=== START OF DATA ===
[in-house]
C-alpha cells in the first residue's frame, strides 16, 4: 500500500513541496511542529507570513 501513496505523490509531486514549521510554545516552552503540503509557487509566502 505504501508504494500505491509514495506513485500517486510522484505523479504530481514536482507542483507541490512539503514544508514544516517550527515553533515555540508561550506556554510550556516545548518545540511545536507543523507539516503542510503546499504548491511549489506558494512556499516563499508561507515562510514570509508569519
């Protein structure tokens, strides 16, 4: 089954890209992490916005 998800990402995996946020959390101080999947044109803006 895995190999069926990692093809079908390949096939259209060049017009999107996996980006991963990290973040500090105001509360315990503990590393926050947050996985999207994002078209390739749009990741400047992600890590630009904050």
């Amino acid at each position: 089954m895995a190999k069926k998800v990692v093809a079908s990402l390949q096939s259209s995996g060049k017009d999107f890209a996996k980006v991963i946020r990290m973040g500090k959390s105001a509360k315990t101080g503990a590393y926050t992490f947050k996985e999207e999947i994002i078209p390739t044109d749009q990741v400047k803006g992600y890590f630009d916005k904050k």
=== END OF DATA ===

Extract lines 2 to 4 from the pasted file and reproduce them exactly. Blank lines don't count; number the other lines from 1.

C-alpha cells in the first residue's frame, strides 16, 4: 500500500513541496511542529507570513 501513496505523490509531486514549521510554545516552552503540503509557487509566502 505504501508504494500505491509514495506513485500517486510522484505523479504530481514536482507542483507541490512539503514544508514544516517550527515553533515555540508561550506556554510550556516545548518545540511545536507543523507539516503542510503546499504548491511549489506558494512556499516563499508561507515562510514570509508569519
């Protein structure tokens, strides 16, 4: 089954890209992490916005 998800990402995996946020959390101080999947044109803006 895995190999069926990692093809079908390949096939259209060049017009999107996996980006991963990290973040500090105001509360315990503990590393926050947050996985999207994002078209390739749009990741400047992600890590630009904050």
């Amino acid at each position: 089954m895995a190999k069926k998800v990692v093809a079908s990402l390949q096939s259209s995996g060049k017009d999107f890209a996996k980006v991963i946020r990290m973040g500090k959390s105001a509360k315990t101080g503990a590393y926050t992490f947050k996985e999207e999947i994002i078209p390739t044109d749009q990741v400047k803006g992600y890590f630009d916005k904050k």